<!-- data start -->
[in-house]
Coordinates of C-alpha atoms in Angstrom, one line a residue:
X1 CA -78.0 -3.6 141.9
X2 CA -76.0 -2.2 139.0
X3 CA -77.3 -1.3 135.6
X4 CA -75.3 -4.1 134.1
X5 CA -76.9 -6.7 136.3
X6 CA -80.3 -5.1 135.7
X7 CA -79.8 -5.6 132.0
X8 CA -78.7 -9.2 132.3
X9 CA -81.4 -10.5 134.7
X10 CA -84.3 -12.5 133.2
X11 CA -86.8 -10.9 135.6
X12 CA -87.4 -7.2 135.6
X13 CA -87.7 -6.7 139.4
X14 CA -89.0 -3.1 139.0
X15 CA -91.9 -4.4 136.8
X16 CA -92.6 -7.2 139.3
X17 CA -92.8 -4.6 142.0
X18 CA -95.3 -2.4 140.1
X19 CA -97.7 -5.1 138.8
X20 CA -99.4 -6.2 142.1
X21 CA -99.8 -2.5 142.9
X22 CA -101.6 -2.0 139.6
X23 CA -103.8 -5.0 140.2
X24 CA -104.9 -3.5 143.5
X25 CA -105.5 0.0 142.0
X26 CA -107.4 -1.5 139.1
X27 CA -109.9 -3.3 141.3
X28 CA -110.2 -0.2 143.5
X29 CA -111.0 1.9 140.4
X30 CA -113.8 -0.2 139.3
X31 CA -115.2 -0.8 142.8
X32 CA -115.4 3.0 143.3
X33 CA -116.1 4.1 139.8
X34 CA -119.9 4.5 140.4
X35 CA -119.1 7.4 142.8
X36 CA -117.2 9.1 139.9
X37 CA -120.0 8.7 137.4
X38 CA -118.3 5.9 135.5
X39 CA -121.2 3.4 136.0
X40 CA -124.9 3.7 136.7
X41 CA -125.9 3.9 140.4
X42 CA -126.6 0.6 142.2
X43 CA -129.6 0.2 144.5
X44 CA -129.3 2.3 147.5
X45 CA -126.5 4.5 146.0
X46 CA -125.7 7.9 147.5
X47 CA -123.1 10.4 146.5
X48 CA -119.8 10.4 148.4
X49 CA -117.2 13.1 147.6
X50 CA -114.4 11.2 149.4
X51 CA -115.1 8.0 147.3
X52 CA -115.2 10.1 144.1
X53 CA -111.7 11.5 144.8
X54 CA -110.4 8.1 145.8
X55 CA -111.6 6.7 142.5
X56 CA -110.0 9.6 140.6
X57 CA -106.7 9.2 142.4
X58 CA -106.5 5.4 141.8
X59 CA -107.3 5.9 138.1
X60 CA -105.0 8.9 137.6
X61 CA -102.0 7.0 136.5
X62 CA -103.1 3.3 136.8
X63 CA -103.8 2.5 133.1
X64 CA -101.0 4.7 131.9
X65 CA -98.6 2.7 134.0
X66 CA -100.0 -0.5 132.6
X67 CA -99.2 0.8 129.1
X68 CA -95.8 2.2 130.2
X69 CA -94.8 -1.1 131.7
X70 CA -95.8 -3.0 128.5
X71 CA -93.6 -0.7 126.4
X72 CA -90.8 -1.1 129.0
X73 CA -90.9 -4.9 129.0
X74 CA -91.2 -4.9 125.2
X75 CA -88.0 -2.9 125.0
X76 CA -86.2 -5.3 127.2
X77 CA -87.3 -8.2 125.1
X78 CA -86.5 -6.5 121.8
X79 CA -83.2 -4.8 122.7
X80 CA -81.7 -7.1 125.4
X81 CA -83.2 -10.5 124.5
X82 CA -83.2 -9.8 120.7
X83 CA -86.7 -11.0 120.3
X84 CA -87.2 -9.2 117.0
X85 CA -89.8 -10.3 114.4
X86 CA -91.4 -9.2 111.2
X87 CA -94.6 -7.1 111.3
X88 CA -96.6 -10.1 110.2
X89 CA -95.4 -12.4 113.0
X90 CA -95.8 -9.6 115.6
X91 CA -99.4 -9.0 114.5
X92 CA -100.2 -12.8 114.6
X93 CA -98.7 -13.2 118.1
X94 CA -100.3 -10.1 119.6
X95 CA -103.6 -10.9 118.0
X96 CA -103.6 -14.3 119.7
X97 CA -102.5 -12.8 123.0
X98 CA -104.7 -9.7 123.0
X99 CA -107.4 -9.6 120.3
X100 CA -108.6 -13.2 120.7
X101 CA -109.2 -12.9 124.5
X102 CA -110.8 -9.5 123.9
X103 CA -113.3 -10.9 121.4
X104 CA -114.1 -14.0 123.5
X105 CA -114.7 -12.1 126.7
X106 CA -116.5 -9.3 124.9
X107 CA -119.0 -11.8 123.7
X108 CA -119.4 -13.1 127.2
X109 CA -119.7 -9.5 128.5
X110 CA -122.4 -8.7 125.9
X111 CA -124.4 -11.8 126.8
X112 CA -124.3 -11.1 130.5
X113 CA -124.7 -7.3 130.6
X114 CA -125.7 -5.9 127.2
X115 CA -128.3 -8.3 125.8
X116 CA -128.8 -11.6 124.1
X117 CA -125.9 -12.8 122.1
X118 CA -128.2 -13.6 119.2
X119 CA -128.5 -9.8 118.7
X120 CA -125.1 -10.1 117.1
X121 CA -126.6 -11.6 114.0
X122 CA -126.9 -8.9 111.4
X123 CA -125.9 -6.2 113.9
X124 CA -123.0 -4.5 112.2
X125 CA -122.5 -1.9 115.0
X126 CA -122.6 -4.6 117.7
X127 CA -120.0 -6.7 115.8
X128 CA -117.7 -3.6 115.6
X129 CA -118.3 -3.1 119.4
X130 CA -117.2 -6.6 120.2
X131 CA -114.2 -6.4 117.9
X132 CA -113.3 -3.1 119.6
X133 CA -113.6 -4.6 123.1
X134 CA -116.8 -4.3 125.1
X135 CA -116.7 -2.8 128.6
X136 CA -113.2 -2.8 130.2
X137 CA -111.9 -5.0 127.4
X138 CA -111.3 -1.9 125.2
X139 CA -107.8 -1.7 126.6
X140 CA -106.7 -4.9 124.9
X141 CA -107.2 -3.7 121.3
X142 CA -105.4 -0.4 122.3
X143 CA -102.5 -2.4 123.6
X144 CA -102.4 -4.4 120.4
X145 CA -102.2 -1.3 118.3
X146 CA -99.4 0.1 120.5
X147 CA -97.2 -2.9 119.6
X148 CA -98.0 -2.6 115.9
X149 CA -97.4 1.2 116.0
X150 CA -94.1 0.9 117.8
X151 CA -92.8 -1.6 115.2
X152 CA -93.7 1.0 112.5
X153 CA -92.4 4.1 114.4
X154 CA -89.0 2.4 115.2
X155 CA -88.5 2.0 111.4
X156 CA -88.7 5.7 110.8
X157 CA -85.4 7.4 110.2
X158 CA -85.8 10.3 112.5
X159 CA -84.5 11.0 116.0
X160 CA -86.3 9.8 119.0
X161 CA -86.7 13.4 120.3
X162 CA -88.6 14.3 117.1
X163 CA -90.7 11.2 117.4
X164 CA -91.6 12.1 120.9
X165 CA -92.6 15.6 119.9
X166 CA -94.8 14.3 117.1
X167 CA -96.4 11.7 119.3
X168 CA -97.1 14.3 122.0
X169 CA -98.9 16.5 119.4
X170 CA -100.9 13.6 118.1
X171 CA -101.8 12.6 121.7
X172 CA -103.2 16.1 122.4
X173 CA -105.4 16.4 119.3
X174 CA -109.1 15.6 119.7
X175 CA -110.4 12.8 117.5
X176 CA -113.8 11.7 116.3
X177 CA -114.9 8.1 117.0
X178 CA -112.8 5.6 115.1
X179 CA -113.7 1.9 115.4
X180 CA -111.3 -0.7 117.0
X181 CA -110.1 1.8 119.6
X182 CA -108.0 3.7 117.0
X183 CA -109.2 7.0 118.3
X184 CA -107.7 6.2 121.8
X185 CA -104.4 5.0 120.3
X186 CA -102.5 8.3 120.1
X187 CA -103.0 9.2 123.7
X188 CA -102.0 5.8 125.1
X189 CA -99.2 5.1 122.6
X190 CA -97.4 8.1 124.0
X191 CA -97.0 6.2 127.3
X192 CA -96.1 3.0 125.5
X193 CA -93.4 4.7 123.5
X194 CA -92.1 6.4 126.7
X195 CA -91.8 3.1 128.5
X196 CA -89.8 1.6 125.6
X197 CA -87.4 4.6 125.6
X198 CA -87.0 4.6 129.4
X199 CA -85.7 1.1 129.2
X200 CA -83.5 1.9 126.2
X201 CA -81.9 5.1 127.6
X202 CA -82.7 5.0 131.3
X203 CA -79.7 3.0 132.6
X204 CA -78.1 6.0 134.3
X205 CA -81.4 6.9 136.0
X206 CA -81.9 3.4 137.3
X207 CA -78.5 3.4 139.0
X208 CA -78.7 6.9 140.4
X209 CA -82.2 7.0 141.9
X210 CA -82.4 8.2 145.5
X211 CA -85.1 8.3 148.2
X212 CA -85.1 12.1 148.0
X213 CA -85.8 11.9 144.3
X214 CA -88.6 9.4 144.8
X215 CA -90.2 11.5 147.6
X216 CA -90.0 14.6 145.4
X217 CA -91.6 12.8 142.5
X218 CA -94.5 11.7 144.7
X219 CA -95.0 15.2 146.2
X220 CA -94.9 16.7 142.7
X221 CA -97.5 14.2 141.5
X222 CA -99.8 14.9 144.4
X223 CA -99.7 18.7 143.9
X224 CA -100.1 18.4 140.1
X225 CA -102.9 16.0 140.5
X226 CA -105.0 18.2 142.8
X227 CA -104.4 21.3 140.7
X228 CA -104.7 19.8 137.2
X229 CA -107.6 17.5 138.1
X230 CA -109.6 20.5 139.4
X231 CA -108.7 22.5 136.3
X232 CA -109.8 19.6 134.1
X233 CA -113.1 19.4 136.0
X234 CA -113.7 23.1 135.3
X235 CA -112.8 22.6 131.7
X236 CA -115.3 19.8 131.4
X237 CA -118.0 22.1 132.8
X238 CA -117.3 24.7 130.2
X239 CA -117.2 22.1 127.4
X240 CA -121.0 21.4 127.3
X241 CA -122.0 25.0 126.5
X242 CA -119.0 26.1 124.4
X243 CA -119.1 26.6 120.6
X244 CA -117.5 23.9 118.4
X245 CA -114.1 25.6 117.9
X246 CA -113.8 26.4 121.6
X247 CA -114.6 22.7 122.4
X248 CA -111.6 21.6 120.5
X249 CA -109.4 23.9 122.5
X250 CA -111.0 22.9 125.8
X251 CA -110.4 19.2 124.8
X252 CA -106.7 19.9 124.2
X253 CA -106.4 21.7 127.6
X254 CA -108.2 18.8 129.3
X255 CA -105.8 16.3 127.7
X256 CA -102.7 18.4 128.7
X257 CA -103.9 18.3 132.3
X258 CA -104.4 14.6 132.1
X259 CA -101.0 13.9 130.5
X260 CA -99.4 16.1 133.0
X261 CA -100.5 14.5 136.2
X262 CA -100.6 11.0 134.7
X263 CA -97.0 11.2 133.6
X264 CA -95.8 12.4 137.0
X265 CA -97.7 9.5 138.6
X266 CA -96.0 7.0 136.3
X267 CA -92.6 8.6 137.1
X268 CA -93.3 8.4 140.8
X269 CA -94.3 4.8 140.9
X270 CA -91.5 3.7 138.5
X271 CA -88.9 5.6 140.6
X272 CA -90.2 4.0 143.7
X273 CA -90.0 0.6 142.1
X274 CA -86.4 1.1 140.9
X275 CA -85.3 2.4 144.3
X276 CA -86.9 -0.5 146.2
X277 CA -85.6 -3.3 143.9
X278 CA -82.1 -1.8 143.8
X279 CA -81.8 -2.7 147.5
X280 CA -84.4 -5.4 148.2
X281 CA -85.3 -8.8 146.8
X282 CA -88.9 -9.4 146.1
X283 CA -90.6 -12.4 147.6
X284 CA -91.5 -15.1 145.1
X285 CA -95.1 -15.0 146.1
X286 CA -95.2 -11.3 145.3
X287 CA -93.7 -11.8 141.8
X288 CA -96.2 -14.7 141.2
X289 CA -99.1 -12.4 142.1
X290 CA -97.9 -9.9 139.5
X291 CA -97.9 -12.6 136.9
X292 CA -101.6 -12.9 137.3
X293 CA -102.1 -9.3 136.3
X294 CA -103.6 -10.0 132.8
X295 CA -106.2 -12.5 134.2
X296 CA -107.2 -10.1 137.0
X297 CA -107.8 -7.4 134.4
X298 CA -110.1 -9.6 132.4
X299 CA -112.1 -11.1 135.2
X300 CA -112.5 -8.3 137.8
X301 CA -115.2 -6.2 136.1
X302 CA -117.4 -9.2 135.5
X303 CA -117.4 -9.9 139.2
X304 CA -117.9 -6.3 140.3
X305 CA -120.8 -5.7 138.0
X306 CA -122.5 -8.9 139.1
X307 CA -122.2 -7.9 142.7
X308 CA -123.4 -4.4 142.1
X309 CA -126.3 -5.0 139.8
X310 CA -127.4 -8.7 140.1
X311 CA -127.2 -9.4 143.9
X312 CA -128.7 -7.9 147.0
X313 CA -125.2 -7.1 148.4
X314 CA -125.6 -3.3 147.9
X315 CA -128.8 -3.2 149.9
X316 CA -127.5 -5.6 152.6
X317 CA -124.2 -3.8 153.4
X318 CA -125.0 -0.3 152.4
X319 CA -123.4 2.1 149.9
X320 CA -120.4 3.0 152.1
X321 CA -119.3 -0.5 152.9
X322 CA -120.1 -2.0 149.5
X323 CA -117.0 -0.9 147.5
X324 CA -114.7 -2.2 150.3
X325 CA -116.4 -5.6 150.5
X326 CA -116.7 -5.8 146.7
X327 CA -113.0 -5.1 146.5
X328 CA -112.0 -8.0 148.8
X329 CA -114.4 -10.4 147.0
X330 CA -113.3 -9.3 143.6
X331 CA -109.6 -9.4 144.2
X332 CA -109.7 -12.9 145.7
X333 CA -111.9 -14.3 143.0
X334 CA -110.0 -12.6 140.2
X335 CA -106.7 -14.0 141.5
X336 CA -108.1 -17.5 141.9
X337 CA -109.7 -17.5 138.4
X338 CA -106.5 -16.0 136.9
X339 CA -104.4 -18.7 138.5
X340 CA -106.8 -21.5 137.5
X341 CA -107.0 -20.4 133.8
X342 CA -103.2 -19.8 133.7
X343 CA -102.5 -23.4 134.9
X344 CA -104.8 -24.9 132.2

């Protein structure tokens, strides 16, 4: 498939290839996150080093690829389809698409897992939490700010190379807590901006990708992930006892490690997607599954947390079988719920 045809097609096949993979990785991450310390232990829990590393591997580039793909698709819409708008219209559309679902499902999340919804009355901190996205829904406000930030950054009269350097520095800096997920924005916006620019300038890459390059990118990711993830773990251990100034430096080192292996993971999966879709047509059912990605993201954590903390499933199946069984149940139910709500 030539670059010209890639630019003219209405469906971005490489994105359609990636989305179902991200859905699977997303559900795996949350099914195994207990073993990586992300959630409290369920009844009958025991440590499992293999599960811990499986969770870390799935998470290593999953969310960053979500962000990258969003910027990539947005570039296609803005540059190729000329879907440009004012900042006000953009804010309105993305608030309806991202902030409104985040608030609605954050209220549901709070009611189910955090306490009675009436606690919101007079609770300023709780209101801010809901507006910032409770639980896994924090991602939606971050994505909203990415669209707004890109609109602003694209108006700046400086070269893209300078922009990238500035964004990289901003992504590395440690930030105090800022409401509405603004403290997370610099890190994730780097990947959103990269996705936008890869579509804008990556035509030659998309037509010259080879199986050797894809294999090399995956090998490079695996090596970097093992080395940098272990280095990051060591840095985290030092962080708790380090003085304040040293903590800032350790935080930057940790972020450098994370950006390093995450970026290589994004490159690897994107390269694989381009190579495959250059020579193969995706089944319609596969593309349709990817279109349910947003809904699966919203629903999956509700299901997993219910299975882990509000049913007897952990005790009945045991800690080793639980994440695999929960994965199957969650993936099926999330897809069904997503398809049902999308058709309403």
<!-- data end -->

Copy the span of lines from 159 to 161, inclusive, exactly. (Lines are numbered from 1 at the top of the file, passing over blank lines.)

X157 CA -85.4 7.4 110.2
X158 CA -85.8 10.3 112.5
X159 CA -84.5 11.0 116.0